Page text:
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NFL Draft: Scouting Report - Sam Bradford, QB, Oklahoma
Shawn Zobel - DraftHeadquarters.com
Fantasy Impact by John Tuvey
April 2, 2010
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Sam Bradford, OklahomaSam Bradford, QB - Oklahoma
Junior
Height: 6-4
Weight: 236 pounds
40 time: 4.79

The 2008 Heisman Trophy winner who put up insane production as a sophomore, Sam Bradford enters the 2010 NFL Draft as one of the most overrated prospects in the last five years.

A two-year starter for the Sooners, Bradford threw for 8,403 yards, 88 touchdowns, and just 16 interceptions with a 67.6% completion percentage (604-893); his best statistical season came in 2008 when he had a breakout season at the national level, throwing for 4,720 yards, 50 touchdowns, and only eight interceptions with a 67.9% completion percentage (328-483). He entered the 2009 season with a 23-5 record as a starter.

Sam has ideal size for a quarterback prospect with a tall frame as well as having had the chance to add bulk during the 2009 season when he missed all but three games with a season-ending shoulder injury. He’s an intelligent quarterback, having scored a 36 on the wonderlic, a very good score, in addition to having very good instincts and game-managing skills at the quarterback position. Bradford has excellent accuracy with the ability to deliver the ball consistently to the receiver in the precise location it needs to be. His pocket presence is good, but not great with a solid understanding of where the pass rush is coming from. He’s shown nice athleticism with the ability to take off and make a play with his legs (five rushing touchdowns in 2008).

Bradford is a calm and composed player on the field who is most comfortable playing in the shotgun, however he’s also capable of playing under center; this is something that he is going to need to get used to doing on a consistent basis. Sam has shown the ability to go through his reads and progressions down the field, however this is something that he needs development on. The system that he played in at Oklahoma allows for the quarterback to have between three, four, and five options every time he is throwing the ball. It’s a wide open offense with an extremely talented supporting cast that allows for him to make a large amount of easy throws. Last season, Bradford played with the best tight end in the country, arguably the best offensive line, which included Duke Robinson, Phil Loadholt, Trent Williams, and Jon Cooper, as well as two very talented running backs in DeMarco Murray and Chris Brown and three excellent receiving options in Juaquin Iglesias, Manuel Johnson, and Ryan Broyles. That also doesn’t include a defense that ranked among the best in the nation and made it extremely easy for Bradford to get the ball back in favorable conditions to boost the score and increase his stats.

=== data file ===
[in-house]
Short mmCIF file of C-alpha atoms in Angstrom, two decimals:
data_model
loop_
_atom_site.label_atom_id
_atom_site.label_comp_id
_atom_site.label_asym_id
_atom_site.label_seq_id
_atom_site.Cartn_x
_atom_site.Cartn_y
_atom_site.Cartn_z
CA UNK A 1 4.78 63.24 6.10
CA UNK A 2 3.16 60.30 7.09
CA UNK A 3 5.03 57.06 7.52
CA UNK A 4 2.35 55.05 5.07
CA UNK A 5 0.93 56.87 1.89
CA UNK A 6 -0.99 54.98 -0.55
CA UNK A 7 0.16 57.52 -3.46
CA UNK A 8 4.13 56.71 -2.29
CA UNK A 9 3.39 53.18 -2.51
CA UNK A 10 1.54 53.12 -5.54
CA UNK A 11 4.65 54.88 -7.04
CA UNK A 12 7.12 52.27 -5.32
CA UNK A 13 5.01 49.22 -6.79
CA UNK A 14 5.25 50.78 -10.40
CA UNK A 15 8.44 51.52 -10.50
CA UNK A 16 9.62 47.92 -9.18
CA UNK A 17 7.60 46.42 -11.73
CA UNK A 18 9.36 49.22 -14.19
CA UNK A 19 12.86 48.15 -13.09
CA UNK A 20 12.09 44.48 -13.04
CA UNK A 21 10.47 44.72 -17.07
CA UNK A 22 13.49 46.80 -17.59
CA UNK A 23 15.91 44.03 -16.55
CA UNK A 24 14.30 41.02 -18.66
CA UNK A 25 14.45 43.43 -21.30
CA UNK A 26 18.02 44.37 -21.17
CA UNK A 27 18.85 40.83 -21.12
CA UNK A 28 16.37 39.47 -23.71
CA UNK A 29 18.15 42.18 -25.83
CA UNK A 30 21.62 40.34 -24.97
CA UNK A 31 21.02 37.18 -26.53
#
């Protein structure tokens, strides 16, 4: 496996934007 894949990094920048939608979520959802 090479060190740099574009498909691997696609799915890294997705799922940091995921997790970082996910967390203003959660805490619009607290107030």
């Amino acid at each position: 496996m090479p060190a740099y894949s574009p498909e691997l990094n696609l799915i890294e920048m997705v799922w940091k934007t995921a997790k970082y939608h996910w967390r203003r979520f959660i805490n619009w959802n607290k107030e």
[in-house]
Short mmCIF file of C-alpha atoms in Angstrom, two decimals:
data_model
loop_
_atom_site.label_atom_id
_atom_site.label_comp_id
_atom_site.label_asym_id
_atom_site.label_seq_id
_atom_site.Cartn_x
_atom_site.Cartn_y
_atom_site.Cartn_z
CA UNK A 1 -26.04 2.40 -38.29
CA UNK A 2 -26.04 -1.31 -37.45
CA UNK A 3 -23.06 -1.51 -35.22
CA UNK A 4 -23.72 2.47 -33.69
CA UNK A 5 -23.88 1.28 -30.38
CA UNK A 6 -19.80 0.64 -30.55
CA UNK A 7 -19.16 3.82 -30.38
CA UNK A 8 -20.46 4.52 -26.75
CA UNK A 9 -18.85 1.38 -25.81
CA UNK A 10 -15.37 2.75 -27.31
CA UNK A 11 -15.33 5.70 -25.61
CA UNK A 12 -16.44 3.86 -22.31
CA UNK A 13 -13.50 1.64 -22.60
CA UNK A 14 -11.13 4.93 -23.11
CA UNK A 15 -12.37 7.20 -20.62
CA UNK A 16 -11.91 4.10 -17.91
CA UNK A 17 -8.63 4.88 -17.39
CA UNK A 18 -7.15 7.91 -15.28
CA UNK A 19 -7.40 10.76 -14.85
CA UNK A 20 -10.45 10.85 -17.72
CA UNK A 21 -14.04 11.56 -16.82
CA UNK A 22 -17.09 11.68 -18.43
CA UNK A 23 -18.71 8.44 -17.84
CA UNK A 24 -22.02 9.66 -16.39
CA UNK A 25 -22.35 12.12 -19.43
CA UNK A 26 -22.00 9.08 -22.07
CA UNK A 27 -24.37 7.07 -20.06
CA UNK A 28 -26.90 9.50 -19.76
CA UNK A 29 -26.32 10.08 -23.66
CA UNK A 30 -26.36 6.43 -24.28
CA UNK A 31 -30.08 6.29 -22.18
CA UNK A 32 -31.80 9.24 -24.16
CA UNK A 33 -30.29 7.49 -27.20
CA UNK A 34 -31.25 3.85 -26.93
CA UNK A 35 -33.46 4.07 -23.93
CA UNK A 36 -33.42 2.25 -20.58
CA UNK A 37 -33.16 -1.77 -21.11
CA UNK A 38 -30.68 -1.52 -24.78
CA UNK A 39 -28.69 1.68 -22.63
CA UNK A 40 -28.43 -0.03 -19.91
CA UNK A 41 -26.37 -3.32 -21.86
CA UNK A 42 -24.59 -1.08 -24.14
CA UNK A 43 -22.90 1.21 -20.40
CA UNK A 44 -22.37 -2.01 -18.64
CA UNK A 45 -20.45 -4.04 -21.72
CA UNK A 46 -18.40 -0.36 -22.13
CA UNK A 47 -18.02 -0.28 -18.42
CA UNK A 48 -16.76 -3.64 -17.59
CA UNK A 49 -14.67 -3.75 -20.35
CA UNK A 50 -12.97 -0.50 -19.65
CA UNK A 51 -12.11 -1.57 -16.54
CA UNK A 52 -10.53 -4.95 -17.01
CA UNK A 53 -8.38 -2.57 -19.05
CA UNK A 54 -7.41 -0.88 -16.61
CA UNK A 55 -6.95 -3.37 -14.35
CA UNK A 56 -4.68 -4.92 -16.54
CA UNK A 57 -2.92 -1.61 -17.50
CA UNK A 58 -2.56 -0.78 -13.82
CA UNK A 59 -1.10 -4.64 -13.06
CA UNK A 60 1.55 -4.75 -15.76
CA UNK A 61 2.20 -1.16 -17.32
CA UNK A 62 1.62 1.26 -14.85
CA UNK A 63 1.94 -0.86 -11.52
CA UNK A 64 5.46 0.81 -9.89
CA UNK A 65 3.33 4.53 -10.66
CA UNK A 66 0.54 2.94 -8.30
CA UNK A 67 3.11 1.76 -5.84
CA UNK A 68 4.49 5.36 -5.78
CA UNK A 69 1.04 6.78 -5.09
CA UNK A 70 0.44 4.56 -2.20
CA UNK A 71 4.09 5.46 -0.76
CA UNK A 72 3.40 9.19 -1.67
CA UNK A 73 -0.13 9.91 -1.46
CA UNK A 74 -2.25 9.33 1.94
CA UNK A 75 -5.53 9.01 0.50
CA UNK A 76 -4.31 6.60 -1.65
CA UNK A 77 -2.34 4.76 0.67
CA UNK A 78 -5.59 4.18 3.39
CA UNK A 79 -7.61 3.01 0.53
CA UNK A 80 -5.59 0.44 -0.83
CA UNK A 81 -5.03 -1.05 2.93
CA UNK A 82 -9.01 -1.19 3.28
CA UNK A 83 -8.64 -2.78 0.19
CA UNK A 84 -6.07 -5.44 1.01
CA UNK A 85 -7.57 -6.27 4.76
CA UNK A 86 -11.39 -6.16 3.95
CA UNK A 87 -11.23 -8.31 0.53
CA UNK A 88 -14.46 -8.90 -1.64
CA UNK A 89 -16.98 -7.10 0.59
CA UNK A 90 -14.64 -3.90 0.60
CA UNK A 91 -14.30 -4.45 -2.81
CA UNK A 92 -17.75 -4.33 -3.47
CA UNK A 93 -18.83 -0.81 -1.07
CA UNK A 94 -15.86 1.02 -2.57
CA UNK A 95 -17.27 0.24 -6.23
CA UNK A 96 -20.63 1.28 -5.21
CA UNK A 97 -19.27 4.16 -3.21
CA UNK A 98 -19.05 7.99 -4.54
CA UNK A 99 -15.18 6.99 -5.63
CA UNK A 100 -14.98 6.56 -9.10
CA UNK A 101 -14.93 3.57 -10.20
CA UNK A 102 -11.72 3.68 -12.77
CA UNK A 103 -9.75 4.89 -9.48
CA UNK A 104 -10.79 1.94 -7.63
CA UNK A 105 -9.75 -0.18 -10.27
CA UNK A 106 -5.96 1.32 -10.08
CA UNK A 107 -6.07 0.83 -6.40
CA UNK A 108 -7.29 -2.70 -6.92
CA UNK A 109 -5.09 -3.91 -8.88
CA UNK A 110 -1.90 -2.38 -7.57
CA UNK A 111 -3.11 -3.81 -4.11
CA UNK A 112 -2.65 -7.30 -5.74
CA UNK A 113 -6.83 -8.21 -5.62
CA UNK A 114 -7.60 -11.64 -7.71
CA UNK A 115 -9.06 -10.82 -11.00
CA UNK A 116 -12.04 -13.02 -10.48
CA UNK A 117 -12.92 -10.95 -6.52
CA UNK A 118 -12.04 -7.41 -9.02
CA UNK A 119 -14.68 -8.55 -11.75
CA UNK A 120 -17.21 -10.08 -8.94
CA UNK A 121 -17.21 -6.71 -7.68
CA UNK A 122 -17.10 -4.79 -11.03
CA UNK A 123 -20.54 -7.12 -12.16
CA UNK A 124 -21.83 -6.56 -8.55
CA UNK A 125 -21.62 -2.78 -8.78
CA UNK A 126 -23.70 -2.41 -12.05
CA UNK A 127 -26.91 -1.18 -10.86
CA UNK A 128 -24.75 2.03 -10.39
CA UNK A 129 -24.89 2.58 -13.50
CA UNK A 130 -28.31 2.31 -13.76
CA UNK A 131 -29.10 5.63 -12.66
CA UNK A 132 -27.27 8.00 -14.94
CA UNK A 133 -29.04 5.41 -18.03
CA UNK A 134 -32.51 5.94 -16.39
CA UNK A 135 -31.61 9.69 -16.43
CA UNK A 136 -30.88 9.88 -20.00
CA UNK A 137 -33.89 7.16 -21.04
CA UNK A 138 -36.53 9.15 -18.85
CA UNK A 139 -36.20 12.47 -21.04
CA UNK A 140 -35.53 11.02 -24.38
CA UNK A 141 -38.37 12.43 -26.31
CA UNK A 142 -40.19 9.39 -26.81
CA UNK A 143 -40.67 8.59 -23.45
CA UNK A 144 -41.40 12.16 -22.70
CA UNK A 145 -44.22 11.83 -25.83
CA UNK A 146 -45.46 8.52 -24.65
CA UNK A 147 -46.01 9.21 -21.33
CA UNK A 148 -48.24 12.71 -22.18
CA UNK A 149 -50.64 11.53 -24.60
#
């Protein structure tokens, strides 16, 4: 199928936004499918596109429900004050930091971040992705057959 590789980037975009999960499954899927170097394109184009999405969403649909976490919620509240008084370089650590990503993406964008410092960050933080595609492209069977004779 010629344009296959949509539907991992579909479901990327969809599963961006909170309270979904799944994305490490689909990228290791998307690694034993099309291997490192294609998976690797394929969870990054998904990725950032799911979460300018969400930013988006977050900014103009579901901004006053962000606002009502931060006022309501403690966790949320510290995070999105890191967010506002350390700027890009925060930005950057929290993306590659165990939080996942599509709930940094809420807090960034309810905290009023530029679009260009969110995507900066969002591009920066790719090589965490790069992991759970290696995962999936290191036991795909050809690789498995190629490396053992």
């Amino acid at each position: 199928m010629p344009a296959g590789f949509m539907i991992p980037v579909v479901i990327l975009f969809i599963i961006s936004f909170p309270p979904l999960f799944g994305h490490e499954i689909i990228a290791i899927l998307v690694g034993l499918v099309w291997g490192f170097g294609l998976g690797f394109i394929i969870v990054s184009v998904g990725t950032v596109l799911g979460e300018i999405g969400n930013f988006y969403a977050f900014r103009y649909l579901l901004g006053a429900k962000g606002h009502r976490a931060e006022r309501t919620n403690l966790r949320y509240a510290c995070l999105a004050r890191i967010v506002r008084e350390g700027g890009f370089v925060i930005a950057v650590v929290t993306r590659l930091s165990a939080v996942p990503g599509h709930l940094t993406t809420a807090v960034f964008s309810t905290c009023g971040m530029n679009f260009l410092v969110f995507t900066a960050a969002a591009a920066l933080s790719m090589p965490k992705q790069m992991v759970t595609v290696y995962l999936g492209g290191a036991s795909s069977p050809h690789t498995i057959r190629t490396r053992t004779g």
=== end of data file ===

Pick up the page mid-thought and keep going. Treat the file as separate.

Bradford’s season-ending shoulder injury this year may show who he is as a quarterback without the nation’s top offensive line protecting him. Without having minutes to throw the ball at the next level, will he be capable of scrambling away and making plays while under pressure? His pocket presence in 2009 wasn’t on the same level as it was in 2008. When Sam went down with his injury, backup Landry Jones came in and picked up right where Sam left off, throwing for 622 yards, nine touchdowns, and just two interceptions in his first two games.

One more note relating to the system; many of the throws that Bradford has had to make in his college career have been easy and simple. Throwing screens and dump off passes to explosive running backs, tight ends, and receivers have shown exactly how Bradford’s stats can inflate with just one five-yard toss. Bradford’s reads and progressions are also simplified in the system. He has several options running favorable routes for the quarterback, such as five-to-ten yard underneath patterns and screens. When he did have to throw the ball down the field, he had the best tight end in the nation there to make acrobatic and spectacular catches in case Bradford was inaccurate. You don’t throw 50 touchdowns in a 14-game college football season without playing in a system; Graham Harrell, Colt Brennan, and Timmy Chang can all attest to that, as they are the last three players to put up statistics that rival Bradford’s; Harrell and Chang never played a down in the NFL and Brennan is nothing more than a career backup at this point.

In 2008, in four games against Texas A&M, Texas Tech, Oklahoma State, and Missouri, Bradford threw for 1,378 yards, 14 touchdowns, zero interceptions, and a combined 69.5% completion percentage. Also add in the fact that he was only sacked three times in the four games, thanks to that outstanding offensive line. The competition level of defenses in the Big 12 is very poor, which was proven when you look at the fact that he threw for just 256 yards, two touchdowns, two interceptions, a 63.4% completion percentage, and was sacked twice in the BCS Championship Game against Florida; it’s very clear that Bradford’s stats and production have also come from playing against awful defenses in the Big 12.